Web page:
Why atomic<T> Has No Constructors

In C++03 mode template class atomic<T> deliberately has no declared constructors, because examples like GetUniqueInteger, shown in the Atomic Operations section, are commonly required to work correctly even before all file-scope constructors have been called. If atomic<T> declared a constructor, a file-scope instance might be initialized after it had been referenced.

As for any C++ class with no declared constructors, an object X of type atomic<T> is automatically initialized to zero in the following contexts:

  • X is declared as a file-scope variable or as a static data member of a class.

  • x is a member of a class and explicitly listed in the constructor's initializer list.

The code below illustrates these points.

atomic<int> x;  // zero-initialized because it is at file scope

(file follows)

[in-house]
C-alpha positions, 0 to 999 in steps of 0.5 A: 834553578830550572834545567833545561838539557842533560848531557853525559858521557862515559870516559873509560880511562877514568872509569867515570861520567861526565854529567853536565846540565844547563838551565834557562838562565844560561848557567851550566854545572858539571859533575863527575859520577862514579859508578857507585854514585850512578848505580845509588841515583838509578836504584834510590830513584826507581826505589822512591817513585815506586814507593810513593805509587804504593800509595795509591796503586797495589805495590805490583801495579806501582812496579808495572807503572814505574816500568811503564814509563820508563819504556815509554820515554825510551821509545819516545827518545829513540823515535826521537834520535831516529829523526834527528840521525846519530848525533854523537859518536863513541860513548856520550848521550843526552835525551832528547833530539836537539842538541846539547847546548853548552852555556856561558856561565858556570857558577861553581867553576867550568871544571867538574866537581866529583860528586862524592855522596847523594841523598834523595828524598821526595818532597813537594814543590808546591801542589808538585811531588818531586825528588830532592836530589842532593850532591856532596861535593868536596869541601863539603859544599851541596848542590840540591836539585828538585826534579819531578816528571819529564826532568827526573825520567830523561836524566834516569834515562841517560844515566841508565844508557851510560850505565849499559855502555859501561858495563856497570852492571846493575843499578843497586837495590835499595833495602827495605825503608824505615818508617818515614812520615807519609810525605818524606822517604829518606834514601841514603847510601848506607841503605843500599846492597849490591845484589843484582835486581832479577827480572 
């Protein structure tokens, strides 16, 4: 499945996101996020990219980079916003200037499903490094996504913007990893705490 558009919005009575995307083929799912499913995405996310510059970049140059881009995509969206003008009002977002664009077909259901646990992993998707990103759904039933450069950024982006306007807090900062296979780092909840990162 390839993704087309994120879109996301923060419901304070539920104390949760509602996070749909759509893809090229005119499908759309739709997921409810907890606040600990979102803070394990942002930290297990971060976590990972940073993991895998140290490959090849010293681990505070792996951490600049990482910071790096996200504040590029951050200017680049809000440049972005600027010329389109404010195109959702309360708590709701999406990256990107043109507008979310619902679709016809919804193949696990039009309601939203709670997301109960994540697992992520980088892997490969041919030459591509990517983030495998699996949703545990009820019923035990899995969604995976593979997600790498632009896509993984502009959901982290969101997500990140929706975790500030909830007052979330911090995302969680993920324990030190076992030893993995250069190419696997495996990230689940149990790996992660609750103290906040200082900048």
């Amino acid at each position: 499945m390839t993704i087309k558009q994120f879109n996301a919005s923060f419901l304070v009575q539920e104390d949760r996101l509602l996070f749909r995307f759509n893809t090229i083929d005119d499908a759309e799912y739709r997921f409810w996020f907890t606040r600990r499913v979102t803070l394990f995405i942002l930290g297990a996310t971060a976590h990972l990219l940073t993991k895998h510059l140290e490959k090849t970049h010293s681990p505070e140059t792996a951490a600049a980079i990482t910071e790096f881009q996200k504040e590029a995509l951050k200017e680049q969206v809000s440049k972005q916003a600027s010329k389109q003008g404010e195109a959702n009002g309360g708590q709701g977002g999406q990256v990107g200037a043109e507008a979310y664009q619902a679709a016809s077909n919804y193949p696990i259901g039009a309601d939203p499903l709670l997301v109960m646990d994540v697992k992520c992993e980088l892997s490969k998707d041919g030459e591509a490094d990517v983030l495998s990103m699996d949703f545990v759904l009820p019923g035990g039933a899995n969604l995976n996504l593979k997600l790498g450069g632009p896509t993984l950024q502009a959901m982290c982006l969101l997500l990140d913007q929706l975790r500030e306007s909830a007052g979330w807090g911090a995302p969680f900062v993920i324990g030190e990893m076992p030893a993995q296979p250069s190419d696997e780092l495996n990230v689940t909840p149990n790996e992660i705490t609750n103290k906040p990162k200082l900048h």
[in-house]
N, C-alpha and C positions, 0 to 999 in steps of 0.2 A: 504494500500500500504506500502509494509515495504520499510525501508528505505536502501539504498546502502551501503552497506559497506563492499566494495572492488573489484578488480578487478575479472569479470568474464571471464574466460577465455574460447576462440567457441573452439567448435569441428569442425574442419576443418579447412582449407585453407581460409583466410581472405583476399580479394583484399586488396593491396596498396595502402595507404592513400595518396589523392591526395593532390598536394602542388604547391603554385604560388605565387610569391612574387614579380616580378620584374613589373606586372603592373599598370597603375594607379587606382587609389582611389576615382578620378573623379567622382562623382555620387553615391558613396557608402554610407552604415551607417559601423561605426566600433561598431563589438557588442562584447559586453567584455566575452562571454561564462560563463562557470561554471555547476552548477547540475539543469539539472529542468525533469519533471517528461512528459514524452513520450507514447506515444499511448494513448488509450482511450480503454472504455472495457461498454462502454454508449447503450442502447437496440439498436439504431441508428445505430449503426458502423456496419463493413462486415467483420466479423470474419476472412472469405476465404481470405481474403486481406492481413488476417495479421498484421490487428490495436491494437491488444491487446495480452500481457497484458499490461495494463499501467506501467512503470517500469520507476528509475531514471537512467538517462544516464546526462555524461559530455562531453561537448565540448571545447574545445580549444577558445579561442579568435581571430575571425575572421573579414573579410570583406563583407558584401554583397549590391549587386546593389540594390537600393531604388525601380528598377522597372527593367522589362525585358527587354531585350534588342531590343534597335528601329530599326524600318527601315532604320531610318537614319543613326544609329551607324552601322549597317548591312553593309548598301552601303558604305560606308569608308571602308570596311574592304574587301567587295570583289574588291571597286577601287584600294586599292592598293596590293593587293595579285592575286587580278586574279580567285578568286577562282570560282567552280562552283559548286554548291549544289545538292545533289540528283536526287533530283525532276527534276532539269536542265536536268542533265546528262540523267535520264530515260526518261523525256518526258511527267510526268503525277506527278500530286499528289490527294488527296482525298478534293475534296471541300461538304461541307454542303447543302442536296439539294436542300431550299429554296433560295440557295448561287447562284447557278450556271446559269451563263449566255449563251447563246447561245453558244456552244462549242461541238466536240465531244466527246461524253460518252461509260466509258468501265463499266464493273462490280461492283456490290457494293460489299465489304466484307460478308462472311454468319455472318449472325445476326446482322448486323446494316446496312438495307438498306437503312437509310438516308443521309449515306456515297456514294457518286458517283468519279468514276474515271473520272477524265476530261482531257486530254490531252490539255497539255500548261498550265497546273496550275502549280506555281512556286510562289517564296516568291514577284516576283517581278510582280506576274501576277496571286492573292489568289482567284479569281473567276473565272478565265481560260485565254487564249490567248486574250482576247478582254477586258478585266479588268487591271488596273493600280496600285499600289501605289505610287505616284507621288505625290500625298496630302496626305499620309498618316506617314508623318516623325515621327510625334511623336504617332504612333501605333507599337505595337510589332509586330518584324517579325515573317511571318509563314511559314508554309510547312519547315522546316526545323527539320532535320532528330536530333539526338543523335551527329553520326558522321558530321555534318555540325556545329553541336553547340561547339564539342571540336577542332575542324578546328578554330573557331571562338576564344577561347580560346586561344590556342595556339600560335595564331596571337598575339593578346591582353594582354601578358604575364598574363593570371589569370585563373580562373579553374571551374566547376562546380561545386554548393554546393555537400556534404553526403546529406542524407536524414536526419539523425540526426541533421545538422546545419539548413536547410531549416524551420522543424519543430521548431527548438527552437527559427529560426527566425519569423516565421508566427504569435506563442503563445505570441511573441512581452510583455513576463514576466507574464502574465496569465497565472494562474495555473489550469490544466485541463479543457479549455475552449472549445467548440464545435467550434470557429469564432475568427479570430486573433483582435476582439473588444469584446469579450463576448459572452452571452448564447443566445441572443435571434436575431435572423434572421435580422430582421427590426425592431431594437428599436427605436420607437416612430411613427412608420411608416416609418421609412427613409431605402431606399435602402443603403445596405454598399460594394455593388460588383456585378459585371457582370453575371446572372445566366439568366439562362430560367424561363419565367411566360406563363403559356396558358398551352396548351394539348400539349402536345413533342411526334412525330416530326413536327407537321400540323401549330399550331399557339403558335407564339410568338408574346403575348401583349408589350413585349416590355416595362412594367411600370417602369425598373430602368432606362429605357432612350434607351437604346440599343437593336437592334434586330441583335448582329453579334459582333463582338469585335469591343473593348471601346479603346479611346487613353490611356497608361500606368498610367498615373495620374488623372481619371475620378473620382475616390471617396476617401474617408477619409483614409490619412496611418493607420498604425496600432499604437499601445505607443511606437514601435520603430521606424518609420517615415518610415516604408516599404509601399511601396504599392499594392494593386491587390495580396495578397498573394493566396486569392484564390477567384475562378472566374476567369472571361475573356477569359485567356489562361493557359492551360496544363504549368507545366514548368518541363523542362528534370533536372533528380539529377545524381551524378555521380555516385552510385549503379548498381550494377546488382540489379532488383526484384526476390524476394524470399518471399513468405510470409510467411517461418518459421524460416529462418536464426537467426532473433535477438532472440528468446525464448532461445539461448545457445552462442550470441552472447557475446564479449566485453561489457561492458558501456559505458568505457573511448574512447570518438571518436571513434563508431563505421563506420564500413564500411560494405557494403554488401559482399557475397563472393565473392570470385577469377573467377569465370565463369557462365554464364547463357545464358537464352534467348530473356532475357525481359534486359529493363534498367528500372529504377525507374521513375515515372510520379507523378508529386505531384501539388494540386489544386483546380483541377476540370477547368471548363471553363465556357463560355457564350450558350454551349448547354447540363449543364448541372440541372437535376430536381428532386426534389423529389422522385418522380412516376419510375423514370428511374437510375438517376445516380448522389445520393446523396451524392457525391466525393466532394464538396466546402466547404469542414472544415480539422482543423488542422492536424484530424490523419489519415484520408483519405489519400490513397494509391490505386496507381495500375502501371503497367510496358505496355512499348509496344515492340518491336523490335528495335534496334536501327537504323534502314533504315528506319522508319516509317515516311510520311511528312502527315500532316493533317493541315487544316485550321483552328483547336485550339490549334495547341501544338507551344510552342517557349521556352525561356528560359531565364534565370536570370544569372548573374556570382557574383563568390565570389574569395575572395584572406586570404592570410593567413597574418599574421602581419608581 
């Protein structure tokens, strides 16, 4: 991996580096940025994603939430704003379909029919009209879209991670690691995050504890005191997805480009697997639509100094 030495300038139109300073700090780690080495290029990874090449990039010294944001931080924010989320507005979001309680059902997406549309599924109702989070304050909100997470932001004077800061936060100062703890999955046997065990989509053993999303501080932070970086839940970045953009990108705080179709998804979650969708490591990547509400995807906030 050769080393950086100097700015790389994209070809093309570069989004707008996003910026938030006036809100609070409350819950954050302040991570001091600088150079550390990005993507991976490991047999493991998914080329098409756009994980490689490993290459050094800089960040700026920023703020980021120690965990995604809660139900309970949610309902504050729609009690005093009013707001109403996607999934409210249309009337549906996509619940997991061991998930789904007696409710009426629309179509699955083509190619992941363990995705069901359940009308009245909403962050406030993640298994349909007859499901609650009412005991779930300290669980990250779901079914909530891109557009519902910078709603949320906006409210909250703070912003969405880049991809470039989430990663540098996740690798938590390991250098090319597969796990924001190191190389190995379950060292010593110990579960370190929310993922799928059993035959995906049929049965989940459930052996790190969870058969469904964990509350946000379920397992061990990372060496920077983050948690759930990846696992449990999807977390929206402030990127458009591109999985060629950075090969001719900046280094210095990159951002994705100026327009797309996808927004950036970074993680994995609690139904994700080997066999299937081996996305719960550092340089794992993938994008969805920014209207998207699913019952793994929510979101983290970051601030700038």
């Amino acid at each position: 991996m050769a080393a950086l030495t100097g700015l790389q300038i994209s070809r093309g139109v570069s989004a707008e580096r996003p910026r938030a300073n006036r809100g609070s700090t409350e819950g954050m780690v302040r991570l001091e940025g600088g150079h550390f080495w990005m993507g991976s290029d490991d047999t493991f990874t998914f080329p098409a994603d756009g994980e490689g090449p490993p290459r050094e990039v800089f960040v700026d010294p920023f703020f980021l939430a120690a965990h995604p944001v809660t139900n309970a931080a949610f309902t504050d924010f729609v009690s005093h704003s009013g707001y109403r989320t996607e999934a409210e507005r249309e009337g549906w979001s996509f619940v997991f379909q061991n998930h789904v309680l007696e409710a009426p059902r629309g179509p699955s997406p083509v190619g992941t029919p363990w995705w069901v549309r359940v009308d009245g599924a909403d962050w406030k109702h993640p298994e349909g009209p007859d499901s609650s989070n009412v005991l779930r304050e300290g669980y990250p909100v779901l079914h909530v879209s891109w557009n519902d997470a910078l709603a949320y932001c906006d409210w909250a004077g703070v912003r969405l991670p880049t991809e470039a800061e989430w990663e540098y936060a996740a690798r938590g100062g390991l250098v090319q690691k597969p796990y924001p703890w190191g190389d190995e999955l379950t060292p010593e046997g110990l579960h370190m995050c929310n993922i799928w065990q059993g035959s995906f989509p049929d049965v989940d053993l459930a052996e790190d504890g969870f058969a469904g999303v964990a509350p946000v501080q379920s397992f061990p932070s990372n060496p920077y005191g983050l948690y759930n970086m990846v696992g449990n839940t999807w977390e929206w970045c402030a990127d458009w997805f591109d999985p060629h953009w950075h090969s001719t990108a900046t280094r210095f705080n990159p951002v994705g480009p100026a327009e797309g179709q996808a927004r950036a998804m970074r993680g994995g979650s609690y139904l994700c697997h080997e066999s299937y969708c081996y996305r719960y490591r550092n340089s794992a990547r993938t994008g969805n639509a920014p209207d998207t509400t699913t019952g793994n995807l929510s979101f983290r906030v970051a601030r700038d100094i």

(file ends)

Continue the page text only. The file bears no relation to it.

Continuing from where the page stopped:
class Foo {
    atomic<int> y;
    atomic<int> notzeroed;
    static atomic<int> z;
    Foo() :
        y()     // zero-initializes y.
        // notzeroed has unspecified value here.
atomic<int> Foo::z; // zero-initialized because it is a static member

In C++11 mode, template class atomic<T> has two constructors :

  • atomic() = default; default constructor generated by compiler. This constructor behaves same as if there were no user defined constructors declared at all. This constructor keeps backward compatibility with C++03 mode, e.g. allow zero-initialization of global objects.

  • constexpr atomic(T arg); this constructor allows initialization of atomic variable during translation time, only if the argument is itself a translation time constant, otherwise initialization is performed at run time.

For more complete information about compiler optimizations, see our Optimization Notice.